"Leveled by Fire"

On Wednesday evening, July 20, 1949 at about 10:00 p.m. the town was shaken by a thunderstorm. Moving in from the West, this storm would trigger the event that would forever change the "Face of Harwinton."

The ediface was believed to have been struck about 10:00 p.m. although the fire was not discovered until after 11:00 p.m. Motorists traveling past the church around 10:00 p.m. had noticed pieces of clapboard in the road that was probably tossed from the steeple when the bolt hit. The Rev. Guthrie Swartz spotted the fire in the steeple and was the one who reported the fire to Hans Thiemann, deputy chief of the Harwinton Fire Department.

At the height of the blaze water was played on surrounding houses to keep them from bursting into flames from the intense heat and flaming embers.

As a four year old child on that fateful day, I remember very little. As a pre-schooler I do remember my mother and me standing on the bottom of our South Road driveway the next day and looking north to where the familiar structure that stood so proudly for over 140 years was simply no longer there. To most of the families living on South Road, this view was the "Face of Harwinton." That face would now be changed forever.
I remember seeing the bell, which at one time would toll when someone died, once for each year that a townsperson was on this earth, laying silently on it's side down by the Kellogg House.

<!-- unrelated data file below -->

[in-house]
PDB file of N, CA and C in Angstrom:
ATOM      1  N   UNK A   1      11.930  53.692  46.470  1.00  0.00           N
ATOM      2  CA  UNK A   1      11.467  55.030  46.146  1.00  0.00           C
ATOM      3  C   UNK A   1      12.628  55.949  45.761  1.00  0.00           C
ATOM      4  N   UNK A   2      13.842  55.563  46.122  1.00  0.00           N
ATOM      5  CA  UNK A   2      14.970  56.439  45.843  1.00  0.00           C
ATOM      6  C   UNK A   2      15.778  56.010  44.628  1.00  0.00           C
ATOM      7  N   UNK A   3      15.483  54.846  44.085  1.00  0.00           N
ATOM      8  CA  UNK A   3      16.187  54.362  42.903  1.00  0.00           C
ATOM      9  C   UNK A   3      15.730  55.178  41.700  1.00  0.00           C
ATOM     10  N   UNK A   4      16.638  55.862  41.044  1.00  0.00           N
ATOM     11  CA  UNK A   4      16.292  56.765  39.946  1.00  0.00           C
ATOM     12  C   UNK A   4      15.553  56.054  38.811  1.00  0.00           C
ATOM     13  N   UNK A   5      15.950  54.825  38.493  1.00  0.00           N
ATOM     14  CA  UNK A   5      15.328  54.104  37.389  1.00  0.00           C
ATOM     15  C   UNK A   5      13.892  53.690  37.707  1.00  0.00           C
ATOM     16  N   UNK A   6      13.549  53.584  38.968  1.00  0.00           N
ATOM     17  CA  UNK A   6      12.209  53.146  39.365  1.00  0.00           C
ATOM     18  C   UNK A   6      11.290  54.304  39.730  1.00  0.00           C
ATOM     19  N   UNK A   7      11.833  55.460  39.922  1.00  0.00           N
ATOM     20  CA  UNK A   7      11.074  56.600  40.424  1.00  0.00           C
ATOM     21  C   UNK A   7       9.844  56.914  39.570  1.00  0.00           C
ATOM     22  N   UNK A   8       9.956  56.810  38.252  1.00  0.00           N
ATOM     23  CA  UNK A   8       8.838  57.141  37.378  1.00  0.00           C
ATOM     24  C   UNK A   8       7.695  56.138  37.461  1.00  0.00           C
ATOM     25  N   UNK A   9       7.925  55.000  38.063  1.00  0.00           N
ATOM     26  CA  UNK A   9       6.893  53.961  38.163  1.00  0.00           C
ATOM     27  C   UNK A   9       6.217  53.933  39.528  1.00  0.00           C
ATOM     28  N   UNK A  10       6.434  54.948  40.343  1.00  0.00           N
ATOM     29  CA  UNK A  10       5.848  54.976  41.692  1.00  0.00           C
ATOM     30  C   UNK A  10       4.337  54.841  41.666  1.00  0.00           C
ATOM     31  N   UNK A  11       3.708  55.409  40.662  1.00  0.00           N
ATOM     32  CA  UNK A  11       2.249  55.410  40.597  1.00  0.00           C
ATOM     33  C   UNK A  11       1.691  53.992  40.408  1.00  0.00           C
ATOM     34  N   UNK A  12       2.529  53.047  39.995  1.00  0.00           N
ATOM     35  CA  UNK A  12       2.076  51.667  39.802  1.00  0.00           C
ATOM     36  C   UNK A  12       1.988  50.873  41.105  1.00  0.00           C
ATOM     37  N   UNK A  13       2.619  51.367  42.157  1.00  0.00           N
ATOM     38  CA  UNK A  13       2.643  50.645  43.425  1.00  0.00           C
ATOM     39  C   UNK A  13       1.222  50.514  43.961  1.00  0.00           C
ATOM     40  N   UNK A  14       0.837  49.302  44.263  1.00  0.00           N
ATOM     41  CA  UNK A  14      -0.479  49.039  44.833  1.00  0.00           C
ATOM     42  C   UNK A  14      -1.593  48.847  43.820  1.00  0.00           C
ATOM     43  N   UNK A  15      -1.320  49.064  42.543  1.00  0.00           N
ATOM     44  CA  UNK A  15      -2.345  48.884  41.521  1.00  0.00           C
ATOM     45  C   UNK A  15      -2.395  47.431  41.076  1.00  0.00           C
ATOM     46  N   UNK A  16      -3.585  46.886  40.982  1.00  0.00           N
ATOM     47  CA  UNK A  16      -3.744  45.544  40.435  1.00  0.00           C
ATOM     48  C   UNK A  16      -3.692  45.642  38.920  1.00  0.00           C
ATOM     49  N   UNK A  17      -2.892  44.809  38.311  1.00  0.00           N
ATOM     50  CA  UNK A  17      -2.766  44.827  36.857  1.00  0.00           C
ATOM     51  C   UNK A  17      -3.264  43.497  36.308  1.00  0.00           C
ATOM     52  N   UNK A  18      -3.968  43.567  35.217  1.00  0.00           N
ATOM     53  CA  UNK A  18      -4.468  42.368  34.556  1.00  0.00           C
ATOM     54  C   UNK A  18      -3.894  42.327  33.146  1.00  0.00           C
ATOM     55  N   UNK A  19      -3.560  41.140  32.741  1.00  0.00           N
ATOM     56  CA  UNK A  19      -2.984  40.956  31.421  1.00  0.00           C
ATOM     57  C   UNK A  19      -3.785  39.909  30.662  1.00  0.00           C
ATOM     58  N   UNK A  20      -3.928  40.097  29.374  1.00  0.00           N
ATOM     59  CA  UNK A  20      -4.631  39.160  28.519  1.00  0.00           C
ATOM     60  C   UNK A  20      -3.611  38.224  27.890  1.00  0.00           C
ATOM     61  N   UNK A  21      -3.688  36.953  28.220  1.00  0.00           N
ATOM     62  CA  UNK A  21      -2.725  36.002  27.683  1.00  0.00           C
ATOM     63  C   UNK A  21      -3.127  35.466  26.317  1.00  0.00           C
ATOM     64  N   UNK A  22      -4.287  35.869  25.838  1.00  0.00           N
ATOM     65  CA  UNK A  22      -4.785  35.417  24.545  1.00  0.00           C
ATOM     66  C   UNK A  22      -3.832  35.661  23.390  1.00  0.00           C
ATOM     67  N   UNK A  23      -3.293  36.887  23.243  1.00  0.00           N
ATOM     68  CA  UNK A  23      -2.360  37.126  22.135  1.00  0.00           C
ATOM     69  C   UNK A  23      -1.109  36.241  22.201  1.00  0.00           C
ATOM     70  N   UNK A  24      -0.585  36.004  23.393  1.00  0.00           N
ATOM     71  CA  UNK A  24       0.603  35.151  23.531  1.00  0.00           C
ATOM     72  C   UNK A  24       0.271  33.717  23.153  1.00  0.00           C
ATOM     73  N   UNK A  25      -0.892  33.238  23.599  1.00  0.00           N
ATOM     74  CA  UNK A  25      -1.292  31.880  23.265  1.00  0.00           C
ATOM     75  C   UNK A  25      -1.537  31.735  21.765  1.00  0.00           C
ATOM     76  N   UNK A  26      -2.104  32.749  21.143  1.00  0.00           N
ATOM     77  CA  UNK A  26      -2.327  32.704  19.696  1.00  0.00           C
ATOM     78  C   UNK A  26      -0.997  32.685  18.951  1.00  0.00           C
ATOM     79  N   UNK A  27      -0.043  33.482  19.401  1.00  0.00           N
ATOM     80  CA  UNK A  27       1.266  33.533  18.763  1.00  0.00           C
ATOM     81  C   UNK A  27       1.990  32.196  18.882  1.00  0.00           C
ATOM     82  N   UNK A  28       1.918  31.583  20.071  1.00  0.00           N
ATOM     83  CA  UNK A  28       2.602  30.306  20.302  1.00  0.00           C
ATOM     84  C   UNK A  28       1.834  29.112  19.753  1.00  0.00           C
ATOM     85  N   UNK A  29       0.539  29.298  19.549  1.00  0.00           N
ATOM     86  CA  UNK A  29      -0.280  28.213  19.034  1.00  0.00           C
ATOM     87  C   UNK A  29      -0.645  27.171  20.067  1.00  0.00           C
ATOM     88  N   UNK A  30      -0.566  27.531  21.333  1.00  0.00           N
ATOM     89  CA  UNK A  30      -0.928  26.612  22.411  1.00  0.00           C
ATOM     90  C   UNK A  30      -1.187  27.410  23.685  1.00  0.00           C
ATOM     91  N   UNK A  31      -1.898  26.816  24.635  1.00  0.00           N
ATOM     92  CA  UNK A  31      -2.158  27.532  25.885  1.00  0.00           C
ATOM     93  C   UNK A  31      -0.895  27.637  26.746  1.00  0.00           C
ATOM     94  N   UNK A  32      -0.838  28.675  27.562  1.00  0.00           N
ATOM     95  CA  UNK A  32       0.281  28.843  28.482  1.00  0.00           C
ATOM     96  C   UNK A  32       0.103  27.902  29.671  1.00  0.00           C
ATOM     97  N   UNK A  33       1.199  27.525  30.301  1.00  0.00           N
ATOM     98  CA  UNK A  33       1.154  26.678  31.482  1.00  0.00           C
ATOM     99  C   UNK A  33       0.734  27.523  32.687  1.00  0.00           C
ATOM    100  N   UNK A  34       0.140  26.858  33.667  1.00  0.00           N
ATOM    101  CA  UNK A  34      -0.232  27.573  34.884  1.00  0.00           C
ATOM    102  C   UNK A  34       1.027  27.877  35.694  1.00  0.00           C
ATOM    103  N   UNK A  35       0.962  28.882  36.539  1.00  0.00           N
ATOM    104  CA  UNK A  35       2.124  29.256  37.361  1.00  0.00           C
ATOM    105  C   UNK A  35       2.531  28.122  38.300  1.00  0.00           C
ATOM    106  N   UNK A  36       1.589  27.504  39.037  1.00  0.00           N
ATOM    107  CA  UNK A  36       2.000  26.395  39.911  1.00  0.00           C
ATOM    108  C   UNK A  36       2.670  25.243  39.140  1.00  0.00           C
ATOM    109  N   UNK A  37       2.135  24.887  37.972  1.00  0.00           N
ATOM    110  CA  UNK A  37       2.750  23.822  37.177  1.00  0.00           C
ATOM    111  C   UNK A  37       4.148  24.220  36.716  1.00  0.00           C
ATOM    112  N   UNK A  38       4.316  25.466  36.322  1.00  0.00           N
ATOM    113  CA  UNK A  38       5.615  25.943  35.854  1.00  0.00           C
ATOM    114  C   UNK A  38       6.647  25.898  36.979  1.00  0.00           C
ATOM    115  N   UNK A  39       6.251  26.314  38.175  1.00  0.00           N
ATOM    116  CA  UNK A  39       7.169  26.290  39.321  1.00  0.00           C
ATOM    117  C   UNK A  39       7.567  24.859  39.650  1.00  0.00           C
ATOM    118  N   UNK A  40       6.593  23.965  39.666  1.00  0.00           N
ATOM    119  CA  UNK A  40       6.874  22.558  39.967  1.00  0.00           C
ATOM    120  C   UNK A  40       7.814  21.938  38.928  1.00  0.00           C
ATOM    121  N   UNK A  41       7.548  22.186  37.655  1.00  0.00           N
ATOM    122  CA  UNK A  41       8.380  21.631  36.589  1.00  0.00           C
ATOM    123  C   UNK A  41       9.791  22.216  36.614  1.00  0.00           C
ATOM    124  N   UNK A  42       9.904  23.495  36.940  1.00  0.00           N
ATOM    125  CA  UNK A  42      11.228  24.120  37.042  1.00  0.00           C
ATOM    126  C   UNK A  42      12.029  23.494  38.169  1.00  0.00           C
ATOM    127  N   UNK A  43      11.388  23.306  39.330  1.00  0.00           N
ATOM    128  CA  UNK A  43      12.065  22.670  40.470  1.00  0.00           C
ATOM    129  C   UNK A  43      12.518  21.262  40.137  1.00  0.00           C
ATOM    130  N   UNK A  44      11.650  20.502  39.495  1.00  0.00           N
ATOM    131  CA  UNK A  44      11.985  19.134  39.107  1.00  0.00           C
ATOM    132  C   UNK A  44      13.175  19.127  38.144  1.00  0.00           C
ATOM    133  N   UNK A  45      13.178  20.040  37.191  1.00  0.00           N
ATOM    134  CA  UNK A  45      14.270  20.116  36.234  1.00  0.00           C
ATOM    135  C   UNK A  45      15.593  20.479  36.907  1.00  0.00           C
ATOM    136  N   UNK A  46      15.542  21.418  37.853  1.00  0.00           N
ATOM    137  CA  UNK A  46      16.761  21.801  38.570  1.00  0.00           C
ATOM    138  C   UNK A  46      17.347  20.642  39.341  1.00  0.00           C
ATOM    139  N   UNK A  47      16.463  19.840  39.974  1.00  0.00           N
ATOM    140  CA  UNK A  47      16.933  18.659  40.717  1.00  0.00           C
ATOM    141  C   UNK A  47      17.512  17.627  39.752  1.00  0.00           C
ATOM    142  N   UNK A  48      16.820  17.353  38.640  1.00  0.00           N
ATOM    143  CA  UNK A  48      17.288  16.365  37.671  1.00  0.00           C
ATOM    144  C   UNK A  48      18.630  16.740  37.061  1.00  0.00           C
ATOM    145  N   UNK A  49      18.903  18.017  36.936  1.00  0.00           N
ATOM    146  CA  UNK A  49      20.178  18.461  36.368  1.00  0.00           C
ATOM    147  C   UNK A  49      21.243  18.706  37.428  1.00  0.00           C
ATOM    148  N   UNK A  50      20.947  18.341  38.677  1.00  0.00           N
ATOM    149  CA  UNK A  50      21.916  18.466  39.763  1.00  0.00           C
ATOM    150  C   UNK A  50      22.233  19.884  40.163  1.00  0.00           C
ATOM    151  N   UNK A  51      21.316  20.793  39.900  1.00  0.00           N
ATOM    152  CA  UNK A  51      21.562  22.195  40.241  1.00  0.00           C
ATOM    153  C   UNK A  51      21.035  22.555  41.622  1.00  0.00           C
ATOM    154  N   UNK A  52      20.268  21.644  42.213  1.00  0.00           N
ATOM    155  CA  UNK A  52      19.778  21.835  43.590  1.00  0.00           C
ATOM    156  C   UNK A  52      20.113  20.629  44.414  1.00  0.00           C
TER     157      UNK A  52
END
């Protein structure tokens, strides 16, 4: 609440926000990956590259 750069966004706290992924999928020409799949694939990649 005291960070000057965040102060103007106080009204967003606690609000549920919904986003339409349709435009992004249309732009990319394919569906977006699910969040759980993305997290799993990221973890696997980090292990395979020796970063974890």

I remember at some point being on North Road and seeing the still smoldering hole marking where the church once stood. This was probably the next evening with my Dad.

The people of the town were quick to react and within 24 hours a special meeting was held in the new consolidated school auditorium. This meeting was attended by over 300 people and they quickly voted to form a committee to lead the rebuilding program before it was even voted to rebuild. Over $6,000 was pledged that very first night along with materials and volunteer labor. All of this took place while the ashes were still smoldering in the hole at the top of the hill.

Soon the bell, unharmed by the fire, was hauled up to the remaining stone steps and placed right side up at the top step.
was the rallying cry.

Next Page